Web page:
JPL-developed clean energy technology moves forward

May 27, 2011 By Priscilla Vega
A team of scientists at NASA's Jet Propulsion Laboratory originally developed this 300-watt engineering prototype of a Direct Methanol Fuel Cell system for defense applications. Credit: NASA/JPL-Caltech

A team of scientists at NASA's Jet Propulsion Laboratory in Pasadena, Calif., in partnership with the University of Southern California in Los Angeles, developed a Direct Methanol Fuel Cell technology for future Department of Defense and commercial applications. Recently, USC and the California Institute of Technology in Pasadena, which manages JPL for NASA, awarded a license to SFC Energy, Inc., the U.S. affiliate of SFC Energy AG. The non-exclusive license for the technology will facilitate the expansion of the company's methanol fuel cell products into the U.S. market.

This novel uses liquid methanol as a fuel to produce electrical energy, and does not require any fuel processing. Pure water and carbon dioxide are the only byproducts of the , and no pollutants are emitted. Direct offer several advantages over other current fuel cell systems, especially with regard to simplicity of design and higher . Current systems rely on , a substance that is more difficult to transport and store.

"JPL invented the Direct Methanol Fuel Cell concept and also made significant contributions to all the facets of the . These contributions include: development of advanced catalyst materials, high-performance fuel cell membrane electrode assemblies, compact fuel cell stacks, and system designs," said JPL Power Technology Program Manager Rao Surampudi. He explained that USC worked with JPL in the development and advancement of this technology for defense and commercial applications.

Over the years, those applications have expanded from the original defense applications to include such uses as battery chargers for consumer electronics, electric vehicles, stand-alone power systems, and uninterrupted/emergency power supplies.

"We are looking forward to working closely with the fuel cell industry to further develop this technology to meet future market needs," said Erik Brandon, current Electrochemical Technologies group supervisor at JPL.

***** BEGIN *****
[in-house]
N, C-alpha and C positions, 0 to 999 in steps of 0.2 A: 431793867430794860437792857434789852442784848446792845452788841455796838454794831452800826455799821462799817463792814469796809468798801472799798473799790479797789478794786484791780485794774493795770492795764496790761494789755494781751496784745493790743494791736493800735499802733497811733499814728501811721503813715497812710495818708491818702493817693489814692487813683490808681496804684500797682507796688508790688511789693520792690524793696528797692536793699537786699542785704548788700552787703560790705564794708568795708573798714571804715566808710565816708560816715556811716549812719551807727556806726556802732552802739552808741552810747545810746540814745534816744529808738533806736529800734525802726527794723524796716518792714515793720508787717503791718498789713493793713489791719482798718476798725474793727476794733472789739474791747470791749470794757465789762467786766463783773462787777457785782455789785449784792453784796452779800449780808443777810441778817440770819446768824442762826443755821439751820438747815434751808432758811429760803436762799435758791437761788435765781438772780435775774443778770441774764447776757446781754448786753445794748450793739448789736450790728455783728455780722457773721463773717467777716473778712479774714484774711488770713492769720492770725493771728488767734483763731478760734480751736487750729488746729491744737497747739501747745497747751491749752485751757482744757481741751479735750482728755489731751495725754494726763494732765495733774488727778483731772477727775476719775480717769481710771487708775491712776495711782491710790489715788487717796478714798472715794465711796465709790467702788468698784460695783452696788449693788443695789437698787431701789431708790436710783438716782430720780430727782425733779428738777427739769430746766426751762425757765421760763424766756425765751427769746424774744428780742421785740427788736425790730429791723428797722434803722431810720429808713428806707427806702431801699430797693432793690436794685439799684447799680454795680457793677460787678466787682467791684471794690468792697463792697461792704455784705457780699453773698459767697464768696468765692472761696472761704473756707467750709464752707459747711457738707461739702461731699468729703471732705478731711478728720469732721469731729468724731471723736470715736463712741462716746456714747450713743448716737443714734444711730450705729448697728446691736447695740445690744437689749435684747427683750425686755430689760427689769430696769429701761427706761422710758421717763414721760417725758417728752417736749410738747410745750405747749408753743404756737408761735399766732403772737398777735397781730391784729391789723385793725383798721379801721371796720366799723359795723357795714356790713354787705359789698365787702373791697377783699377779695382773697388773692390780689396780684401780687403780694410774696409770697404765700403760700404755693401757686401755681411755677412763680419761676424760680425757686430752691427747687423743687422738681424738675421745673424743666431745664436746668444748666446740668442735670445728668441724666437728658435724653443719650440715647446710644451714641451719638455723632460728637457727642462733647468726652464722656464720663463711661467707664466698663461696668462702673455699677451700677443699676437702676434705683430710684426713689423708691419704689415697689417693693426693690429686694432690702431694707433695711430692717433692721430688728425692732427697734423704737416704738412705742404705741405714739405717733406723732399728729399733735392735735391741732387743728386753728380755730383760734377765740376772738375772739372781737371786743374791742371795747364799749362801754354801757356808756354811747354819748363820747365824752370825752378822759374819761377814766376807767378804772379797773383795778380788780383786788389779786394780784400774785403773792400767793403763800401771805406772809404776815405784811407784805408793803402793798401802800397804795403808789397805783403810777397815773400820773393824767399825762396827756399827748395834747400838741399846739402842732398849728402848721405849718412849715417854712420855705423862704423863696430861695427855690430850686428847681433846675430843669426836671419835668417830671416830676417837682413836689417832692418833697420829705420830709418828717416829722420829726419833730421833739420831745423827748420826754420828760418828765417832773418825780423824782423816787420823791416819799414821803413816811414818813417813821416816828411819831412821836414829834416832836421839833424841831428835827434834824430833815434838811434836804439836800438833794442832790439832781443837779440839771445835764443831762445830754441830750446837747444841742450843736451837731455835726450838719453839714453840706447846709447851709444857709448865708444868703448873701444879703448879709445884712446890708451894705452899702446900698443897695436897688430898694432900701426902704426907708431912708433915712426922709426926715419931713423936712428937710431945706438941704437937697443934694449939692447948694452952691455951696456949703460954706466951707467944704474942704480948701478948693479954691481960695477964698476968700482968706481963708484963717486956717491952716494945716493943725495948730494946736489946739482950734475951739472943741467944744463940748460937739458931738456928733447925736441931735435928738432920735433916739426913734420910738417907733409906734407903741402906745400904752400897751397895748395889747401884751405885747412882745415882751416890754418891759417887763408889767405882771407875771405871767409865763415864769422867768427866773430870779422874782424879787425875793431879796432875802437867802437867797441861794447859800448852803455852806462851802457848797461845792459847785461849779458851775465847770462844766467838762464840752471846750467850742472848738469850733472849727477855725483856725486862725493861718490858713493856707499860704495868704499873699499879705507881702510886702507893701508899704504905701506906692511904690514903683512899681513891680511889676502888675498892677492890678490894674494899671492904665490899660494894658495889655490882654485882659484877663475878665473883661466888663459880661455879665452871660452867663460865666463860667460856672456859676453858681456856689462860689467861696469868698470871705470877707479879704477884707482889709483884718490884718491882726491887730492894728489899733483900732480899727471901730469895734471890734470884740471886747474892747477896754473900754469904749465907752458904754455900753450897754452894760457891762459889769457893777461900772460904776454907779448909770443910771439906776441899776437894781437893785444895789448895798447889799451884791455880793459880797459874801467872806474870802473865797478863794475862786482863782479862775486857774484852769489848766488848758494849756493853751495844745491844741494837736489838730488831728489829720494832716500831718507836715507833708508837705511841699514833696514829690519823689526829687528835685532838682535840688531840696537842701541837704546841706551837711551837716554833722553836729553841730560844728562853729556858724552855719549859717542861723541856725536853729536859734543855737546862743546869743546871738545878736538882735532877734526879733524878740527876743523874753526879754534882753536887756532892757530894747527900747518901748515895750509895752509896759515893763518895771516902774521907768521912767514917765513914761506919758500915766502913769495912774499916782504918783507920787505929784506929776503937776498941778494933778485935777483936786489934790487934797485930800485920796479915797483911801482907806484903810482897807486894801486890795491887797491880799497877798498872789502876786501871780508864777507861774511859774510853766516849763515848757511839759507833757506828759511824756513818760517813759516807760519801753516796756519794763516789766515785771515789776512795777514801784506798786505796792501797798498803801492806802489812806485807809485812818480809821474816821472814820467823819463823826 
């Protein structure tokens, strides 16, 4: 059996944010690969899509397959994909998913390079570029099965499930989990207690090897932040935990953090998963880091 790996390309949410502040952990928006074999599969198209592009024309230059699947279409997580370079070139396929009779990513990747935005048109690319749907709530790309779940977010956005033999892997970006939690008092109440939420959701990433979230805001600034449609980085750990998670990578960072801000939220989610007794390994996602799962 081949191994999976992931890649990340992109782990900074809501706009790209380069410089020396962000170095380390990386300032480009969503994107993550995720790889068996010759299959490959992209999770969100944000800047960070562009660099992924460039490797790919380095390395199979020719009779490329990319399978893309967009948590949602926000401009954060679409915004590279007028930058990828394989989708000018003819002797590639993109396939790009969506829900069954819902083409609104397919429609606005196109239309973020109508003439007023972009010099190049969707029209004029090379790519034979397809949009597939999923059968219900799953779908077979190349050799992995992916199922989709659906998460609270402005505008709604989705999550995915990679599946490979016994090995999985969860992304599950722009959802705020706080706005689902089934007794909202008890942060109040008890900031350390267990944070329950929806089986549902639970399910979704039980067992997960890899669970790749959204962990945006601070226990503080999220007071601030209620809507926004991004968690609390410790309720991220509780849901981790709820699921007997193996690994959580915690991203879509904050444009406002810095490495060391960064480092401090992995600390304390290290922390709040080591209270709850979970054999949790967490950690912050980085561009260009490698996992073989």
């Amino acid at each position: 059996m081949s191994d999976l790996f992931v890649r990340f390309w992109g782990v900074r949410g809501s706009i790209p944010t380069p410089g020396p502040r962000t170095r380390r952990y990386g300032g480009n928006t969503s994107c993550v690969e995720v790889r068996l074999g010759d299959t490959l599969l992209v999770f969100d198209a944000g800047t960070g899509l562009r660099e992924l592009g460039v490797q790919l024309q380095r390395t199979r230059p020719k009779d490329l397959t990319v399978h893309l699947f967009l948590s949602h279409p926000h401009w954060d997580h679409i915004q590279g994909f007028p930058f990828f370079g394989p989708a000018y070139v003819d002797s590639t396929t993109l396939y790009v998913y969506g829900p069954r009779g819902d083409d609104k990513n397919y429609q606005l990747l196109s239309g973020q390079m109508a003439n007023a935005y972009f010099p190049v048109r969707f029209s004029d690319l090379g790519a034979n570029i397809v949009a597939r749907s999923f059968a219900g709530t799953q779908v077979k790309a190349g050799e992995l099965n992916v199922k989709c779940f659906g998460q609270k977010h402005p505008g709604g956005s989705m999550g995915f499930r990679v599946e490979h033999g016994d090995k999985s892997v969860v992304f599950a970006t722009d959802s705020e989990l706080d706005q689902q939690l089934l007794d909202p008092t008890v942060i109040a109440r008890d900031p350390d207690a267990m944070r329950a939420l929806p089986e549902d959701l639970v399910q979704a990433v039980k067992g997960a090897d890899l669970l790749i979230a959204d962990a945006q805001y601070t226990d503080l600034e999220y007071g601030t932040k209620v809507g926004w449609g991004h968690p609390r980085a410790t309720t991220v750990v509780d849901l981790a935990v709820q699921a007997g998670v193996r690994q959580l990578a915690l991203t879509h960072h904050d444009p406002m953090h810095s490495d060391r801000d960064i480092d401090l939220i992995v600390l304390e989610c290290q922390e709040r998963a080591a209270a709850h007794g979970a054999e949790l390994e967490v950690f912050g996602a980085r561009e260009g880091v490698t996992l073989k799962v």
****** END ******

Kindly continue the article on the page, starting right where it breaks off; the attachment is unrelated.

From 1989 to 1998, the Defense Advanced Research Projects Agency (DARPA) funded JPL and USC to develop direct methanol fuel cells for future defense applications. Inventors on the JPL team include Surampudi, Sri. R. Narayanan, Harvey Frank, Thomas Valdez, Andrew Kindler, Eugene Vamos and Gerald Halpert. The USC inventor team includes G.K. Surya Prakash, Marshall Smart and Nobel Laureate George Olah.

"This fuel cell may well become the power source of choice for energy-efficient, non-polluting military and consumer applications," said Gerald Halpert, former Electrochemical Technologies group supervisor at JPL.

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that_guy
not rated yet May 27, 2011
Well, you definitely couldn't power a car with this. you would need 300 of them for a 100 hp car.

I never realized how much power a car needs to consume. The leaf would need around 240 of these.

but for a campsite, or even a 5 horsepower riding mower, these could be very practical.
bg1
not rated yet May 27, 2011
How well does the catalyst handle CO? CO poisons any transition metal catalyst.

The link at the bottom is to a web page from 1997.
unknownorgin
not rated yet May 28, 2011
NASA did not get the memo about carbon dioxide killing the planet by some unknown yet to be discovered process. Just guessing but I think the carbon will be oxidized to CO and then to CO2 and so the feul cell can use air instead of pure oxygen. The prototype appears to have a radiator on it to get rid of excess heat.